Later that day, Sean and I boarded a Mango flight for our home in Durban! Waiting for us was our respective families, happy to have us back home after 7 weeks away! I was stoked to be home, that familiar territory feeling of HOME!!


An epic adventure, one that none of us had vaguely anticipated! Although Everest had not been climbed that season, we had survived an earthquake and avalanche at Base Camp! We had a story for our grandkids one day!


Ending, may I take this opportunity to thank a few people.

  • Sean Wisedale, you are an incredible person, determined, strong and entertaining! Thanks mate. To the rest of the team,
  • Nico, Wilmien and Molly; you were a pleasure to be with! We really were a team and I was proud to be a part of it.
  • To my family, Belinda, Daniel and Jenna; thanks for your understanding and support on my quest to spend time at Everest. It was a goal of mine and you gave me your blessing to achieve it.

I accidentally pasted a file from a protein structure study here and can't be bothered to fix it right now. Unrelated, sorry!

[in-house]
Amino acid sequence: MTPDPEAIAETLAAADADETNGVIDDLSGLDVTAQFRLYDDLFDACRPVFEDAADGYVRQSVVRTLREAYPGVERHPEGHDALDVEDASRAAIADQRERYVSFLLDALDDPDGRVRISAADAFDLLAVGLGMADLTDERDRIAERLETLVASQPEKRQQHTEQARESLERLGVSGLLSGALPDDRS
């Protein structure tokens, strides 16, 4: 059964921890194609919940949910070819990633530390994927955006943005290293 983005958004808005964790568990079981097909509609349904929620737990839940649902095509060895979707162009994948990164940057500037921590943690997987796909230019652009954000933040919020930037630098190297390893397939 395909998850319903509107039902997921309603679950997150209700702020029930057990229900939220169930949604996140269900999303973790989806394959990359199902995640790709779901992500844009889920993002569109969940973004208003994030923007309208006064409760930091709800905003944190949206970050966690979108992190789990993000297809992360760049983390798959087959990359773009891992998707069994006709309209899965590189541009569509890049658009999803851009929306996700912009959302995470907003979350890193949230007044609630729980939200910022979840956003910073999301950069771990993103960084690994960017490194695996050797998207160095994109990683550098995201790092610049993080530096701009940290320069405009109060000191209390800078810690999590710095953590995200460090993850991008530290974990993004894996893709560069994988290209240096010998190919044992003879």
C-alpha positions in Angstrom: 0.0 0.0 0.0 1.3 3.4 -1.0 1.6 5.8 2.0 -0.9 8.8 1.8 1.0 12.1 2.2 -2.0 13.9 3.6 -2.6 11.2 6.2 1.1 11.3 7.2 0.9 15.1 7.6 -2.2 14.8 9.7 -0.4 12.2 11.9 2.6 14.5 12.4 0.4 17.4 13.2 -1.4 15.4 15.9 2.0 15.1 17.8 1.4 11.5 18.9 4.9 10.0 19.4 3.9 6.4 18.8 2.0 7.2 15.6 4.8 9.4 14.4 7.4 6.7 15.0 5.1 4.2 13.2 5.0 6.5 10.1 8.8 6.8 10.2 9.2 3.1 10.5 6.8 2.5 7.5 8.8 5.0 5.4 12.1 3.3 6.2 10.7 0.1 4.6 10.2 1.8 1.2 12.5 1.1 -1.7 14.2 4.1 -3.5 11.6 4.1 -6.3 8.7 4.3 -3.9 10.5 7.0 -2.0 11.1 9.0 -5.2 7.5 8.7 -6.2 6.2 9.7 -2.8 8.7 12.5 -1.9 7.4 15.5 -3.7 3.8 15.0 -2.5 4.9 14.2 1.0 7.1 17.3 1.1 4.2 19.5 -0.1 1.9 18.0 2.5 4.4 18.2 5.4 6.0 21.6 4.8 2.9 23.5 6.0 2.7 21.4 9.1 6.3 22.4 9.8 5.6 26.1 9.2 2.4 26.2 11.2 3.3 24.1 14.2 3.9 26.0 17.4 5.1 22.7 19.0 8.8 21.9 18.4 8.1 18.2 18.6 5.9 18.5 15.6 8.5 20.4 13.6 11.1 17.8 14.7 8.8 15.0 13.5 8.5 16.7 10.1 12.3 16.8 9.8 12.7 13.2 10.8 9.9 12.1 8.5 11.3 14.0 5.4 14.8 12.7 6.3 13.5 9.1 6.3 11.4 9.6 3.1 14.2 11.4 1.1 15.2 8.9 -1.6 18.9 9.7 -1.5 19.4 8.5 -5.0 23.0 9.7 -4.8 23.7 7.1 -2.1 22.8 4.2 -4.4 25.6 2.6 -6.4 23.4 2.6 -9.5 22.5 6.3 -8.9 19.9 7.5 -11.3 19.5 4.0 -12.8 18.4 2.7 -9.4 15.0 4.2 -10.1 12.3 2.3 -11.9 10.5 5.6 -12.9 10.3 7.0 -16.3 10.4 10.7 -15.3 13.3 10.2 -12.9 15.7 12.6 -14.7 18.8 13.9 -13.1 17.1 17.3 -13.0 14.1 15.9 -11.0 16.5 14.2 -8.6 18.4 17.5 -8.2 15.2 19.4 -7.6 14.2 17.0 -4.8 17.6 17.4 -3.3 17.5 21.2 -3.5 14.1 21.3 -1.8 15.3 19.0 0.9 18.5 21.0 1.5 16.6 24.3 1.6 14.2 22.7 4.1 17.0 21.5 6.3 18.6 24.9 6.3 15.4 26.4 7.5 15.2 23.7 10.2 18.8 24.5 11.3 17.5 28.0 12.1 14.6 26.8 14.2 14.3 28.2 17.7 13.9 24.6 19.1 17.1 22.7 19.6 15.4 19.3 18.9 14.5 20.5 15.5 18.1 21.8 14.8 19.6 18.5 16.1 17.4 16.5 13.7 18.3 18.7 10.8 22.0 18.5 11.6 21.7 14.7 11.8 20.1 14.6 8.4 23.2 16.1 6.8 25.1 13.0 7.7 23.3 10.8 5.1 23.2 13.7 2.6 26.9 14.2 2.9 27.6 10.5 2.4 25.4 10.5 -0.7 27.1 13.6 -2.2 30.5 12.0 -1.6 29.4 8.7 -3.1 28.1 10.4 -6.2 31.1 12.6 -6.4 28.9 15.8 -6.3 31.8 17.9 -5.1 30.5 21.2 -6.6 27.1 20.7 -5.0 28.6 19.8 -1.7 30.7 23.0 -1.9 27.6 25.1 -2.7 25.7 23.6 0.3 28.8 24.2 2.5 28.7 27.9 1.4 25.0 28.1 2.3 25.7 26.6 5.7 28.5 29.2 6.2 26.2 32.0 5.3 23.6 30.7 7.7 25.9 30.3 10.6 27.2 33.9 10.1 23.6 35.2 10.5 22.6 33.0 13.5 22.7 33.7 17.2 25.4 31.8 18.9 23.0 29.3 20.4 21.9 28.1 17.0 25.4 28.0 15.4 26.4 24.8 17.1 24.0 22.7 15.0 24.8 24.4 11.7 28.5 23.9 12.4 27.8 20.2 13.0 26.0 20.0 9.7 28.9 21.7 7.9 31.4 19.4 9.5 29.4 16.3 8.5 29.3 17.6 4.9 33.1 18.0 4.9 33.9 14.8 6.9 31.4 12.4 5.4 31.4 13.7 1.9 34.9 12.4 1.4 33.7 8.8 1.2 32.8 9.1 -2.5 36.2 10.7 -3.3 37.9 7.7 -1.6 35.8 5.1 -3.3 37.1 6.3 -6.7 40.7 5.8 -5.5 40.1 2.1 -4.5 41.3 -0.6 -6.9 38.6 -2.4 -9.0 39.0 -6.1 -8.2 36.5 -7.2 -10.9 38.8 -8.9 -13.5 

• To the rest of my family; Donald who assisted me with the Edge business whilst I was away. My sister Alison, always there to support me and my family. My parents; sorry to have to put you through another epic adventure, but that’s me….!
  • And to all our friends who supported me and especially for the support you gave Belinda and the kids during the tough times when uncertainty around my safety was questioned. I really appreciated the support.
  • And lastly to the men and women who make climbing Everest possible; the Sherpa community of Nepal and the Khumbu Valley. The unsung heroes of Everest, you have my respect and I salute you!!





Treking to Gokyo


With all casualties having been flown out, and the majority of the big expeditions having called it a day, we were now trying to decide on the best way forward. The mountain was temporary closed, and all we could do was wait it out. For how long? No one knew. Sitting around would do us no good. Fitness starts to fade, rumors are rife and constantly being on edge for another avalanche, was playing on our minds. We needed to get out!